For a good description of this and similar German taxes, see Seligman (1921), op. cit., pp. 505–15. On the enactment of the imperial tax referred to below, see Gustav Cohn, “Taxation of Unearned Increment in Germany,” The Economic Journal, Vol. XXI (1911), pp. 212–22, and Karl Bräuer, “Wertzuwachssteuer (Grundstücksgewinnsteuer),” in Handwörterbuch der Staatswissenschaften, Vol. VIII (Jena, 1928), pp. 1017–42.
J.C. Stamp, “The Incidence of Increment Duties,” The Economic Journal, Vol. XXIII (1913), p. 201.
Gustav Cohn, “German Experiments in Fiscal Legislation,” The Economic Journal, Vol. XXIII (1913), pp. 544–45, and Edwin R.A. Seligman, “Comparative Tax Burdens in the Twentieth Century,” Political Science Quarterly, Vol. 39 (1924), pp. 124–25.
T. Pistorius, “Direkte Zuwachs- und Kriegsgewinnsteuer,” in Handbuch der Finanzwissenschaft, Vol. 2 (Tübingen, 1927), p. 175. In 1919, a special tax was imposed on individuals on the increment of all property value (Kriegsabgabe vom Vermögenszuwachs), graduated from 10 per cent on the first DM 10,000 to 100 per cent on increases over DM 375,000 (ibid.).
H. Ronald Parker, “The History of Compensation and Betterment since 1900,” in Land Values: The Report of the Proceedings of a Colloquium Held in London on March 13 and 14, 1965, Under the Auspices of the Acton Society Trust, Peter Hall, ed. (London, 1965), pp. 65–72. See also Seligman (1921), op. cit., pp. 491–94.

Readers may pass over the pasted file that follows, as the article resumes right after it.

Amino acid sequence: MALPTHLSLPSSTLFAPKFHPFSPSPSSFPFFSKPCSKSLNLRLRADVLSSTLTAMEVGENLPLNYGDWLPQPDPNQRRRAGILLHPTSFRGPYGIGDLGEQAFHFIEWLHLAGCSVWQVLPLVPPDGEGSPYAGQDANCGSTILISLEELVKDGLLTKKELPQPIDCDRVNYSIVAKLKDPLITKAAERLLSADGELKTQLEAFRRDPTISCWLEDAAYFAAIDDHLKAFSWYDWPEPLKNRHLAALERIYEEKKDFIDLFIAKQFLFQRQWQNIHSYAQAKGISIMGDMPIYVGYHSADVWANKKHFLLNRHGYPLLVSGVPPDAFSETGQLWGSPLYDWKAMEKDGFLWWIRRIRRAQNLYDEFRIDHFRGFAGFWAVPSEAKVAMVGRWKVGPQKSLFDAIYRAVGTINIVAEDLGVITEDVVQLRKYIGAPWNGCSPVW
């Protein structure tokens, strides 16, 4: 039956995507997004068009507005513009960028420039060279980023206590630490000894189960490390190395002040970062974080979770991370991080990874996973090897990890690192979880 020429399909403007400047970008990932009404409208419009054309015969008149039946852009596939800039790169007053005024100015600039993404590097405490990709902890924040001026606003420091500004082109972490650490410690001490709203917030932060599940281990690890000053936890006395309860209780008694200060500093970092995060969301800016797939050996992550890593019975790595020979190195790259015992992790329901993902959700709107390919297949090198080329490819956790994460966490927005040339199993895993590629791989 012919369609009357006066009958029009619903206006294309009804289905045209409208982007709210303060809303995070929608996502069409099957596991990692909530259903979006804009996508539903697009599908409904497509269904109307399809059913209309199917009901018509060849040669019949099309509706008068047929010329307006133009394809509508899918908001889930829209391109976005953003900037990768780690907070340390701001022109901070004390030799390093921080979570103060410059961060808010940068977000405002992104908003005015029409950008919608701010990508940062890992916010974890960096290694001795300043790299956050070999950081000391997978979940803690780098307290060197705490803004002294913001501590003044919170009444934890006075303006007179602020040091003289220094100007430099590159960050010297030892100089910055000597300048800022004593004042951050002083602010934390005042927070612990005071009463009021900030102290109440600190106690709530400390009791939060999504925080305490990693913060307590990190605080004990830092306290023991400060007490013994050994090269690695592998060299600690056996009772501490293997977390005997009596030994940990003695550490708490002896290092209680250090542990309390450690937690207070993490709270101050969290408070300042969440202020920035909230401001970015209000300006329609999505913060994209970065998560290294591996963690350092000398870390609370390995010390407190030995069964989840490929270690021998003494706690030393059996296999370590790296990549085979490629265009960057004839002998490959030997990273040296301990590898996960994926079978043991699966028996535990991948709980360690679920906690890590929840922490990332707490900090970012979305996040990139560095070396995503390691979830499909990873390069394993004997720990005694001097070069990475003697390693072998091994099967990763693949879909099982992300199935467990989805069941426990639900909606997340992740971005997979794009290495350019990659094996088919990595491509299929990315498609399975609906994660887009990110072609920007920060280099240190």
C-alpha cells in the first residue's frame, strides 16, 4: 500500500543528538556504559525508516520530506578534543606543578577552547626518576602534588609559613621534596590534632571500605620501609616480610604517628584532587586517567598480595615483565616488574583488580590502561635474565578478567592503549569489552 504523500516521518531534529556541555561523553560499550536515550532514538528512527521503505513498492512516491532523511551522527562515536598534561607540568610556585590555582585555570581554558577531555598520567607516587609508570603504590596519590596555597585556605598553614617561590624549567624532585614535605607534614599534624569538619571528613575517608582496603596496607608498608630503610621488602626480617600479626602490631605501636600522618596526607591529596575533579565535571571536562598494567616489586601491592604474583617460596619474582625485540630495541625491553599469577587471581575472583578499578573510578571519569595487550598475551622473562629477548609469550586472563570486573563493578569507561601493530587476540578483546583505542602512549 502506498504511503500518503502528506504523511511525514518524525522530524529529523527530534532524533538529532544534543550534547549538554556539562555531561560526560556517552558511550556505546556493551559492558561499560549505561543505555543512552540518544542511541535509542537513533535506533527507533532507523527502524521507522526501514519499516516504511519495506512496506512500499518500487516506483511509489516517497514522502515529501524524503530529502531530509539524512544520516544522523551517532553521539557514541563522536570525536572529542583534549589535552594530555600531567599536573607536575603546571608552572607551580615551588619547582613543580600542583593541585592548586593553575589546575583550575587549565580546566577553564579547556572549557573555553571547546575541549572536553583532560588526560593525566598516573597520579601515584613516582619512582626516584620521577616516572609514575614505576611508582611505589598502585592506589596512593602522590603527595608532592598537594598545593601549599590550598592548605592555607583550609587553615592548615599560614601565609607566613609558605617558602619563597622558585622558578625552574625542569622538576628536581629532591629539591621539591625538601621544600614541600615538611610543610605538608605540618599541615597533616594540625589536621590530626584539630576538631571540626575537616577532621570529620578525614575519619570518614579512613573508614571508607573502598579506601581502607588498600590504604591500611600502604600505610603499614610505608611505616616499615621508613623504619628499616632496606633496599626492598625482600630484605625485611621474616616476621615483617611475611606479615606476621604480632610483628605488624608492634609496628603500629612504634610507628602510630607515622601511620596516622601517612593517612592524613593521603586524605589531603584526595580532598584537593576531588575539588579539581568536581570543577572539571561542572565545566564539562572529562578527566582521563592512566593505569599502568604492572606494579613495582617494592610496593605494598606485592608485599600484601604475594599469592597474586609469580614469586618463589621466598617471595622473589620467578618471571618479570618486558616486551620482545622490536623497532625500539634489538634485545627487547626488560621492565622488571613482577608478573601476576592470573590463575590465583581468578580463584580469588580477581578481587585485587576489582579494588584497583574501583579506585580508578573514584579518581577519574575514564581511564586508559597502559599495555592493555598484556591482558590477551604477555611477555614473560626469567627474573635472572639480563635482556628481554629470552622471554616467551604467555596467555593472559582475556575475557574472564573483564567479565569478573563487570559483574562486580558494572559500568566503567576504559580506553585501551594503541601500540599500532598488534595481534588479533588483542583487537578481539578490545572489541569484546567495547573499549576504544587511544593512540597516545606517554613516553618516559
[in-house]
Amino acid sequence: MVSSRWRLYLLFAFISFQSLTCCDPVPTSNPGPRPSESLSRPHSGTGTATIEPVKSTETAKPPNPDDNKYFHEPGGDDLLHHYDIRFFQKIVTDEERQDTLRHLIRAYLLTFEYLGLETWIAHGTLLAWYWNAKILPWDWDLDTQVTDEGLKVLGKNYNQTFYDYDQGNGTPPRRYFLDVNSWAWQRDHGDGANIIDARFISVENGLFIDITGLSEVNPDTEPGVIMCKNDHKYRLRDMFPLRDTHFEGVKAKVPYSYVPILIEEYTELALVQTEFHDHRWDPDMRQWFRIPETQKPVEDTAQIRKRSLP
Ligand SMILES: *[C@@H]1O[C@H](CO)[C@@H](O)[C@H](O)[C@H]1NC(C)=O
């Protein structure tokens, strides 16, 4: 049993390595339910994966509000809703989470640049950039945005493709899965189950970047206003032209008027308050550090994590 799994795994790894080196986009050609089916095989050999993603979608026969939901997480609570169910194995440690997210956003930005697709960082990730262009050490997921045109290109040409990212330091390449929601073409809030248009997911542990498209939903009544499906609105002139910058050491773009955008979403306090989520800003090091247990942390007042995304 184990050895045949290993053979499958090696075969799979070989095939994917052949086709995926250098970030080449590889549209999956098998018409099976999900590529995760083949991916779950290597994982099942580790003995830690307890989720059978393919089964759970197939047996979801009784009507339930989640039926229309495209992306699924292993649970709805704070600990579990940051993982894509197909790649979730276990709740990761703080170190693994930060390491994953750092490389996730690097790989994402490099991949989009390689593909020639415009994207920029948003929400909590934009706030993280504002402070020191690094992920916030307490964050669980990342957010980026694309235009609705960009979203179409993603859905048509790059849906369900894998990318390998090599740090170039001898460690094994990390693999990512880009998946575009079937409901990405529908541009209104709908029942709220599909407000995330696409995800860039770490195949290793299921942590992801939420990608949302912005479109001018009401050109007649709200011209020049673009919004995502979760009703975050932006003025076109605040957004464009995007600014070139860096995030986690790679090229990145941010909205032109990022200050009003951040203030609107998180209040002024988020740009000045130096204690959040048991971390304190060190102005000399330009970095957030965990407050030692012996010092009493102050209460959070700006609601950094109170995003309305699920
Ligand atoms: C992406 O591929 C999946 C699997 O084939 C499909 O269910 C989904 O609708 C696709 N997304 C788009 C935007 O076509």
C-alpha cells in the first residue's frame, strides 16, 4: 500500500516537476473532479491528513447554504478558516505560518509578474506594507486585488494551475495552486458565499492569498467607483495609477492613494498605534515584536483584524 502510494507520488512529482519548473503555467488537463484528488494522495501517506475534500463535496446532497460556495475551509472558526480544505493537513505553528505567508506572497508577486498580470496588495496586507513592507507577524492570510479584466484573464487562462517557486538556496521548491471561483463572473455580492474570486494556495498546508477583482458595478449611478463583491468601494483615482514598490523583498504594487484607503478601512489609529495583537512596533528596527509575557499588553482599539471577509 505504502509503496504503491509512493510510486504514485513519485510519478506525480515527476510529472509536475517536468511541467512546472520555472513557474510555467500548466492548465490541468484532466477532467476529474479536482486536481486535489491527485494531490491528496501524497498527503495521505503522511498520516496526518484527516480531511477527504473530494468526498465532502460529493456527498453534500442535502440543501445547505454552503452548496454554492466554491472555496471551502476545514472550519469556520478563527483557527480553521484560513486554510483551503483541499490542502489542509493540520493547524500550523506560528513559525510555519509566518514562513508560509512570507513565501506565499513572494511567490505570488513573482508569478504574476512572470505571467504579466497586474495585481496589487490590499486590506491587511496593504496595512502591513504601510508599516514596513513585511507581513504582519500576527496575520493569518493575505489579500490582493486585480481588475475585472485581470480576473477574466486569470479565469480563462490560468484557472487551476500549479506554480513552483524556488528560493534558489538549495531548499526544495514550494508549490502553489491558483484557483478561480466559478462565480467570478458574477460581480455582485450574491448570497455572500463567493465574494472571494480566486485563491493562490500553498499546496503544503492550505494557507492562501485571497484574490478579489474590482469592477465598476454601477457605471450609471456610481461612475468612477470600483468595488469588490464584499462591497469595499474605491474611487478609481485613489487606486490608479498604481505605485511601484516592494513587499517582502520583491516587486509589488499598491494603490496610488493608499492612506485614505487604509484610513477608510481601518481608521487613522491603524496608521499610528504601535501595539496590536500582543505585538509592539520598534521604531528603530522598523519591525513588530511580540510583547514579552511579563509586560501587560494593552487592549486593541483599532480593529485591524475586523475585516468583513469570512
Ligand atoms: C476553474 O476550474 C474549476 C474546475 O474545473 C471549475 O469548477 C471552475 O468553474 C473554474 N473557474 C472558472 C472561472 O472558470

The Rating of Site Values . . . (cited in fn. 32), p. 20.
See Philip, op. cit. This tax evolved out of the “railroad levy” introduced in 1910 to tax increases in land value induced by the railroad. It was made available to municipalities in 1926.
See Appendix, p. 116, for a more detailed review.
Central Land Board: Report for 1950–51, House of Lords Papers and Bills (London, 1951).
Minister of Land and Natural Resources and the Secretary of State for Scotland, The Land Commission, Cmnd. 2771 (London, 1965), hereafter cited as The Land Commission, Cmnd. 2771.
Harvard Law School, World Tax Series: Taxation in Italy (Chicago, 1965), pp. 265–70.
Bulletin for International Fiscal Documentation (Amsterdam), Vol. XVIII (1964), pp. 13–14. The law was amended in 1963 because of widespread evasion of the original tax, which was based on transfer of legal ownership via registration with the Land Registry Office. Speculative transactions remained untaxed because of failure to register the transfer. The new tax applies to the mere transfer of contractual rights in land.
E.W. Klimowsky, “Capital Gains Taxation in Israel—Modifications,” Bulletin for International Fiscal Documentation, loc. cit., p. 455.
For a review of these problems and conditions for a successful program, see P.H. Clark, “Site Value Rating and the Recovery of Betterment,” in Land Values. . . (cited in fn. 38), pp. 73–96.
Seligman (1921), op. cit., p. 414.